But that was only the first layer of my guilt.

During that awful phone call it had crossed my foggy brain to suggest the idea of an autopsy… but he sounded so broken already that it just felt like the mere mention of it was more than he could bear. Or maybe more than I could bear to speak out loud…. So I remained silent only to discover months later that the same thought had passed through his mind as well.

On top of our mutual silence on the matter, it was no surprise to discover that the hospital and the doctors who “just (didn’t) know what happened” were none too eager to do an autopsy. Given their utter lack of curiosity, and most assuredly their concern for their own exposure in their contributions to my sister’s sudden death, they quickly checked the “NO” box for an autopsy and came up with no less than four labels for her death certificate to try to solidify their utter lack of responsibility – much less remorse – in hastening her death.

Looking back, I can accept there there is every possibility that my sister was so ill from the pancreatitis, the illness that she did not realize was the cause of her pain, that she may well have not survived that hospital stay. But due to their ignorance and the utter insanity of their decisions regarding her care, those doctors made her last hours on earth a living hell. And knowing what I know now after experiencing just a tiny piece of the agony and torment of the full blown narcotic withdrawal their actions put her through, I believe that it was the shock… possibly toxic shock… that literally blew her frail body to bits and ravaged her mind and spirit to the point that when death finally found her it was sweet relief.

I, along with many others including her husband, believe that had she been given proper care, the pancreatitis that is listed last on her death certificate might have been first. That had she been properly diagnosed and even been found to be at death’s door, she could have at least been granted some precious time to share those last hours… and possibly days… with her soulmate in some relative measure of comfort. That with rational, reasoned medical care she and he could have had the kinds of conversations that Lovers have when the other half of them is dying.

We tried to find her justice. He got an attorney who looked into the case. We even had a meeting, him in person and me on the phone, with the CEO, Medical Director, and a couple of other top dogs at the hospital, one of which I’m certain was a representative of Risk Management. The CEO was an asshole, which is putting it mildly, but the Medical Director actually seemed to show us some compassion. He actually seemed concerned about the treatment my sister received… or the lack of it. He even seemed open to my suggestion of creating a program of training and ongoing retraining of the medical staff on the protocols for patients who are on the fentanyl patch. I had even asked that it be called “Leah’s Legacy.”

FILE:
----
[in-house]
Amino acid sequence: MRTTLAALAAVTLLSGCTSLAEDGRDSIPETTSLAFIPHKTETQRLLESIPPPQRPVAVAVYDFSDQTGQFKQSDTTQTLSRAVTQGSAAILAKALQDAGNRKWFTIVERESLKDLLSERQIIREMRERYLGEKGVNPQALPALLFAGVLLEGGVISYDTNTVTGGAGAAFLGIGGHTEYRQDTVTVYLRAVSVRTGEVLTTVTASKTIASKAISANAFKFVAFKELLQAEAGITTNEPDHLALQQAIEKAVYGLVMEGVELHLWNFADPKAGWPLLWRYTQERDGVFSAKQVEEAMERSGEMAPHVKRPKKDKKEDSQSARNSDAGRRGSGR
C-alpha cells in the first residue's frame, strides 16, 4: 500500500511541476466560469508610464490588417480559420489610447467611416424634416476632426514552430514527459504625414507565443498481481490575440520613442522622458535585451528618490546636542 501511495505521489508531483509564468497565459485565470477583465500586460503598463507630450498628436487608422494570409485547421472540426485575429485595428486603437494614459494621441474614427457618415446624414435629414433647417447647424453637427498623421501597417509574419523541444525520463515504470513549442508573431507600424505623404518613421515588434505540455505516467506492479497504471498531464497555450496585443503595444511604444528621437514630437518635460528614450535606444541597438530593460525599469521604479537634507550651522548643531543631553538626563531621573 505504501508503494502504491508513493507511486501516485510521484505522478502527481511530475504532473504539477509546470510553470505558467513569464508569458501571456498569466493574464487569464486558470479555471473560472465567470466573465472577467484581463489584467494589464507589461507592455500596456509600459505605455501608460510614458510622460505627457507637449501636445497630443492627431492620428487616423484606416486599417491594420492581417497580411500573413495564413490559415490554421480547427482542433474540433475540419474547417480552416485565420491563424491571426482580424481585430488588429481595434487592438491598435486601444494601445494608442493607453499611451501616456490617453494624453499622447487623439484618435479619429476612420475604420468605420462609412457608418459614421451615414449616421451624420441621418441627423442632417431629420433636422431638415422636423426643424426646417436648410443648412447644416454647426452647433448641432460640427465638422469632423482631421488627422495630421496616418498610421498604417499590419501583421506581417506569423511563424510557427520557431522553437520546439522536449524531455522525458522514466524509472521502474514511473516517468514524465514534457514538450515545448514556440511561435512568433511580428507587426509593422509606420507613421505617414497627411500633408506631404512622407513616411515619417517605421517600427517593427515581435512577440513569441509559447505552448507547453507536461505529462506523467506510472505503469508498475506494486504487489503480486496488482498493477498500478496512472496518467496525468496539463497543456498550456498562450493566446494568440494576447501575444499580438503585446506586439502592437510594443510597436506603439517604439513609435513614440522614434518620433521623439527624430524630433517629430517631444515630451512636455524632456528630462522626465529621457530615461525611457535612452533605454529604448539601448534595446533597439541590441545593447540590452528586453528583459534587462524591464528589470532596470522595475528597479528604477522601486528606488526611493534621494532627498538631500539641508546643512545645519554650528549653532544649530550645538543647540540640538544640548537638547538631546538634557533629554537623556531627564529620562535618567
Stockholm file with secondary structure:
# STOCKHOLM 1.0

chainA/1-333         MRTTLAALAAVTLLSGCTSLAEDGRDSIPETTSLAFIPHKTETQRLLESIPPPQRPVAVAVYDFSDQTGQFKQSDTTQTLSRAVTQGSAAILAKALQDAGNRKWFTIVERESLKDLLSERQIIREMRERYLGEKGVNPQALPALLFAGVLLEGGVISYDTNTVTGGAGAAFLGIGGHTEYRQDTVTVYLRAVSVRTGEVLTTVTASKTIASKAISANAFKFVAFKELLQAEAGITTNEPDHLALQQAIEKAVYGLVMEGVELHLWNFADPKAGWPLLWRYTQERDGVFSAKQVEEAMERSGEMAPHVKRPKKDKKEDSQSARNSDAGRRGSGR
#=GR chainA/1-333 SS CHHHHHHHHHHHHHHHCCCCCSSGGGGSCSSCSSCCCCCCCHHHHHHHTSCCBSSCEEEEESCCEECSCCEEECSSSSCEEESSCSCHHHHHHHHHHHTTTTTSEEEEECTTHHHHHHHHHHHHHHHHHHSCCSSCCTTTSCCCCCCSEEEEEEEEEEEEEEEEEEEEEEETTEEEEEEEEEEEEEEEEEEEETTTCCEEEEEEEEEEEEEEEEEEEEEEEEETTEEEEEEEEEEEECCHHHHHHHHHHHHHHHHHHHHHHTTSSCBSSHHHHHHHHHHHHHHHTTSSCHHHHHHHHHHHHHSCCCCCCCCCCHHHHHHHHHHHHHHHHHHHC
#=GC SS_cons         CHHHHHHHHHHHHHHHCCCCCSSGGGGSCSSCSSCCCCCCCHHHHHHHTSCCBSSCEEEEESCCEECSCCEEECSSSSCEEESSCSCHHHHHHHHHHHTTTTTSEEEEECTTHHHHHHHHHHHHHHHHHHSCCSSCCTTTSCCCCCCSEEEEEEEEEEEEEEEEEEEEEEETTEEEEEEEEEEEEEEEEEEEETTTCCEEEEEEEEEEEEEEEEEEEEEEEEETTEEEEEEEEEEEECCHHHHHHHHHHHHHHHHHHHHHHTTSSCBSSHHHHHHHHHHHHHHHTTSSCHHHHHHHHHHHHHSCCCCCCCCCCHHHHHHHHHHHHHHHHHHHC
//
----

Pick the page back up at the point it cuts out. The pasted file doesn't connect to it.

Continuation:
But nothing was resolved in that meeting. So after hearing nothing for a month or so and without her husband knowing, I called and spoke again to the Medical Director. You see, even though the mortgage was well under $100K, her husband was in very real danger of losing their home… the castle that had held their fairytale. The Medical Director quickly lost even a hint of that previous veneer of compassion at the mere suggestion that they might help this man hold on to some semblance of the life he’d had before their incompetence had taken his wife.

He referred me to Risk Management, which I did call. Suffice it to say that the woman I spoke to was a great fit for the position. Based on her tone and her response, I could swear there was spit flying out of her heartless mouth as she basically told me that hell would freeze over before they would spend a dime of their for-profit loot on some schmuck who got suckered by a predatory lender.

Two last items of note:

(1) During that first meeting with hospital staff they made it a point to emphatically state that they had spoken at length with her doctor (you know, the guy who had met her husband in shorts and flip flops at the hospital after midnight?) and he had unequivocally stated on the record that “he had been there all night,” and,

(2) The most galling of all, her husband overheard the nurses giving her fentanyl in her IV after she had already repeatedly coded and was, in essence, beyond help.

And so, like our Mother before her, I would find no justice for my sister. And, like our Mother before her, another holiday weekend would be forever altered by her death. Here’s a portion of what I wrote about my Mom on Mothers Day… a story few of you know and I doubt I will ever post:

”You know, there is an urgent truth to the words that are so often spoken in the context of social injustice:

No justice.
No peace.

How does one find peace knowing that you were never successful in finding justice for the woman who brought you life?”

I wasn’t successful for my sister either so I’m 0 for 2. So come this Friday…

The Friday of this coming Memorial Day Weekend…

The time for a second chance at justice to even be an option will finally run out.